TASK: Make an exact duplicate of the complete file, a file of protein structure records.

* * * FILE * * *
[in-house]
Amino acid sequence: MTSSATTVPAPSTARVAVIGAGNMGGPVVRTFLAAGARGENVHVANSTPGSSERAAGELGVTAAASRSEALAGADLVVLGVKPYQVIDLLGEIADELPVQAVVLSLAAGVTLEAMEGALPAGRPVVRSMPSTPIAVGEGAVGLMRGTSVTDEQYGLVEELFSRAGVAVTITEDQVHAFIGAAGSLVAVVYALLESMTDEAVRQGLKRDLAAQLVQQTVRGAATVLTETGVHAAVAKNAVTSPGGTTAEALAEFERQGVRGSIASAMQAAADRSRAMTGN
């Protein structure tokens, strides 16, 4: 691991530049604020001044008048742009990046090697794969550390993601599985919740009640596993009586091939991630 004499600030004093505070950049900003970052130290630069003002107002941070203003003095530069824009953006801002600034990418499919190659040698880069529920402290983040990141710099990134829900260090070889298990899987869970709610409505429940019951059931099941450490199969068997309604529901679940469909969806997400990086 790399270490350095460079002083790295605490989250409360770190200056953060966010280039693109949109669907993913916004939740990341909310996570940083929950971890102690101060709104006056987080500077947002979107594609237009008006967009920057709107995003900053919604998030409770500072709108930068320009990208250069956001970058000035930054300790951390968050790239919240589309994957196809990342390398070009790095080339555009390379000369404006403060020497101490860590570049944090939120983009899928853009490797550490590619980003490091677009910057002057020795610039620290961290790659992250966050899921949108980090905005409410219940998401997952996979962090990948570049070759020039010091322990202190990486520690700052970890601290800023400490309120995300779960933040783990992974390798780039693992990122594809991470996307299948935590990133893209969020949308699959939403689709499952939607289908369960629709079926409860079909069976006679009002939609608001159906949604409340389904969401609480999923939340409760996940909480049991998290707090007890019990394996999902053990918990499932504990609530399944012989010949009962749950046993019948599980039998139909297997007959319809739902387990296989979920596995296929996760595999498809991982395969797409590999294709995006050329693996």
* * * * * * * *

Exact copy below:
[in-house]
Amino acid sequence: MTSSATTVPAPSTARVAVIGAGNMGGPVVRTFLAAGARGENVHVANSTPGSSERAAGELGVTAAASRSEALAGADLVVLGVKPYQVIDLLGEIADELPVQAVVLSLAAGVTLEAMEGALPAGRPVVRSMPSTPIAVGEGAVGLMRGTSVTDEQYGLVEELFSRAGVAVTITEDQVHAFIGAAGSLVAVVYALLESMTDEAVRQGLKRDLAAQLVQQTVRGAATVLTETGVHAAVAKNAVTSPGGTTAEALAEFERQGVRGSIASAMQAAADRSRAMTGN
């Protein structure tokens, strides 16, 4: 691991530049604020001044008048742009990046090697794969550390993601599985919740009640596993009586091939991630 004499600030004093505070950049900003970052130290630069003002107002941070203003003095530069824009953006801002600034990418499919190659040698880069529920402290983040990141710099990134829900260090070889298990899987869970709610409505429940019951059931099941450490199969068997309604529901679940469909969806997400990086 790399270490350095460079002083790295605490989250409360770190200056953060966010280039693109949109669907993913916004939740990341909310996570940083929950971890102690101060709104006056987080500077947002979107594609237009008006967009920057709107995003900053919604998030409770500072709108930068320009990208250069956001970058000035930054300790951390968050790239919240589309994957196809990342390398070009790095080339555009390379000369404006403060020497101490860590570049944090939120983009899928853009490797550490590619980003490091677009910057002057020795610039620290961290790659992250966050899921949108980090905005409410219940998401997952996979962090990948570049070759020039010091322990202190990486520690700052970890601290800023400490309120995300779960933040783990992974390798780039693992990122594809991470996307299948935590990133893209969020949308699959939403689709499952939607289908369960629709079926409860079909069976006679009002939609608001159906949604409340389904969401609480999923939340409760996940909480049991998290707090007890019990394996999902053990918990499932504990609530399944012989010949009962749950046993019948599980039998139909297997007959319809739902387990296989979920596995296929996760595999498809991982395969797409590999294709995006050329693996």